Which is the Best Knife? | Most Frequent Question Answered

The most frequent question I have been asked over the 23 years of selling kitchen knives is “which is the best knife?”.


Despite the myriad charts published in the media by journalists every year, the countless opinions posted on websites, forums, and thousands of reviews everywhere you look – the reality is that the answer is subjective, NOT objective. It is like asking which is the best car? The answer is different for everyone. If comfort is the most important wish it might be a Rolls Royce, for speed it might be a Ferrari, for running cost it could be an electric Ford, to impress may be a Bugatti and so on. The best is one that satisfies as many wants within your budget and it is different for everyone.


A kitchen knife, above all else, is a tool. As such, the most important quality should be functional but for many, it is how a set of knives look or match their kitchen.


Any good knife should be sharp when new, so functionality is the capacity to hold the sharpness (ONE), the ease with it can be kept sharp (TWO), the ergonomics for prolonged use without causing stress (THREE), and finally the aesthetic (FOUR). Of course, there are so many other considerations that may be more important to you.


For most professionals and passionate cooks, generally the order of preference is ONE, TWO, THREE, FOUR whilst for most domestic users it tends to be FOUR, ONE, TWO, THREE. I think this is because the former group sees the knife as a fundamental tool to achieve their goal to create great food, whereas the second group wants a tool that not only functions well but also reflects their persona and lifestyle.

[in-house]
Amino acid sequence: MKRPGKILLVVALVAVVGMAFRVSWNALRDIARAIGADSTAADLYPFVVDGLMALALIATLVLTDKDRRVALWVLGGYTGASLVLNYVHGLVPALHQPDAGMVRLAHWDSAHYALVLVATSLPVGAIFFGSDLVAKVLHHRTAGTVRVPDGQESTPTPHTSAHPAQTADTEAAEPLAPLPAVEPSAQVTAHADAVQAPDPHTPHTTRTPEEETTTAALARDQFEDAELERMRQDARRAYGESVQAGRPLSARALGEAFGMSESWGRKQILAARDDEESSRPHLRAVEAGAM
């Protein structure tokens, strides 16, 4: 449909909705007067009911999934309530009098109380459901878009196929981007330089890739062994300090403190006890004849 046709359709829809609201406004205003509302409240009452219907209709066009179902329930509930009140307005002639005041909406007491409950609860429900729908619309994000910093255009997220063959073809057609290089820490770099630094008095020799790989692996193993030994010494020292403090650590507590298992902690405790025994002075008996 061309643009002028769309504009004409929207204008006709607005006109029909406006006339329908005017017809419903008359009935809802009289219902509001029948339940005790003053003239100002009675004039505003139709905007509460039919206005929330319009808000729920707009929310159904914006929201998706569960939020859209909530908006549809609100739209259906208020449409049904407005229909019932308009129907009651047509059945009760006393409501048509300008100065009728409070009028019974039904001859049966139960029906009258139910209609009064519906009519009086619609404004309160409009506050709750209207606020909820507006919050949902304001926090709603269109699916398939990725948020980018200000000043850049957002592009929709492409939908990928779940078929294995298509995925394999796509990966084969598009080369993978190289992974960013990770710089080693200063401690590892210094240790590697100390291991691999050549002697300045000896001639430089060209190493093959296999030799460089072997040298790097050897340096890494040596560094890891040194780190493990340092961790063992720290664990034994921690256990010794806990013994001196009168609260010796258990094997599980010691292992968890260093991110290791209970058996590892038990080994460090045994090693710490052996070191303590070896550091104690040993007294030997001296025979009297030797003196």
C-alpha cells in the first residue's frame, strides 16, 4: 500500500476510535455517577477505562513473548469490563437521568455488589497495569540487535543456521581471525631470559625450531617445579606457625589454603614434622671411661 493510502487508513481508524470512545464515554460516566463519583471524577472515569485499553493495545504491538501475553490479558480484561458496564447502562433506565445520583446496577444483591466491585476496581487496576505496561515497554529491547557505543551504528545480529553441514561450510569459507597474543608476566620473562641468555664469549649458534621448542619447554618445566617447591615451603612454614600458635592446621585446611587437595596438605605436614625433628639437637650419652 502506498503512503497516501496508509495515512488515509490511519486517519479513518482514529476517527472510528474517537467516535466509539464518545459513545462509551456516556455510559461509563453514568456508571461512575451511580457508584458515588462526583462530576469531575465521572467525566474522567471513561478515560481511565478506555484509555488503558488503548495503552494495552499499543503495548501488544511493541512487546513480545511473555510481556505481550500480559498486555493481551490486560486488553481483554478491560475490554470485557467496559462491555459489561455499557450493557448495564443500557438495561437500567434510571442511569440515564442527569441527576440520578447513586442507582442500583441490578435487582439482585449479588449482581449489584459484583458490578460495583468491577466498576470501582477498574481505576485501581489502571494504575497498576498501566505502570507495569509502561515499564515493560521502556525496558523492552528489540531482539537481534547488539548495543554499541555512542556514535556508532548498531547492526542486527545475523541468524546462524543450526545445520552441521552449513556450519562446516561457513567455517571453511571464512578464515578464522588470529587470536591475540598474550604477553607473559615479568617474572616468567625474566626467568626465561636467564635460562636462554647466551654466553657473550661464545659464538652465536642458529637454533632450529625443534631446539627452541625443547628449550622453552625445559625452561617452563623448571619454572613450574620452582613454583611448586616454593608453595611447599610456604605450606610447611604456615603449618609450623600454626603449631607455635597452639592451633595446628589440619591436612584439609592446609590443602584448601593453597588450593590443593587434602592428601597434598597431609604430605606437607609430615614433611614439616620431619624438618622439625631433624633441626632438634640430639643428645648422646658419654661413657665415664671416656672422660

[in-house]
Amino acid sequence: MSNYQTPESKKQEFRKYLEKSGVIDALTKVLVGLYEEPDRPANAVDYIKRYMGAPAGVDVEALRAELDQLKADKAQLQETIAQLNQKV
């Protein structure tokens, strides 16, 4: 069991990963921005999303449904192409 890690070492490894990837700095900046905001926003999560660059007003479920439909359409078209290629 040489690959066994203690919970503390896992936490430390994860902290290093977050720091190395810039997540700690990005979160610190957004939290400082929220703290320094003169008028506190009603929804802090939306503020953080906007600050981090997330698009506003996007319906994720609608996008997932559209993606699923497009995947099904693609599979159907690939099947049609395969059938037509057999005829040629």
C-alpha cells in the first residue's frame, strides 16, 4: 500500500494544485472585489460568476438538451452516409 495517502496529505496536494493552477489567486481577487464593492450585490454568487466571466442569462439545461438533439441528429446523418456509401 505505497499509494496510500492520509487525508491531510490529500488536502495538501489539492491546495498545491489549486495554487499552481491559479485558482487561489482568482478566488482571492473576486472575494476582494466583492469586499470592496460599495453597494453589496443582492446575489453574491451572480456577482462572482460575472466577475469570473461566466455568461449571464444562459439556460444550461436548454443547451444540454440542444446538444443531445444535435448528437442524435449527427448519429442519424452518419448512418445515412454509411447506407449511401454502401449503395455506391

The price of knives spans a huge range. The entry point for a knife (170 to 180mm multipurpose) that should satisfy the basic requirements detailed above is around the £50/70 mark and at the top end of performance around £500. Like everything, price to performance is a diminishing return. A £100 knife may perform twice as well as a £50 one, but a £500 may only perform 20% better than one that costs £300. It takes more and more effort (therefore more cost) to extract minute levels of further performance.


Fundamentally, the price is reflected by the following:

  • The raw material to make the blade.
  • Method of manufacturing.
  • Material of the handle, finishing, packaging, etc.
  • Brand reputation / celebrity endorsement etc.
  • After-sales service
  • The list is endless.


Over a regular series of blogs, I am going to give my understanding of these subjects and how they affect the performance, quality and value of the most important tool of the kitchen.

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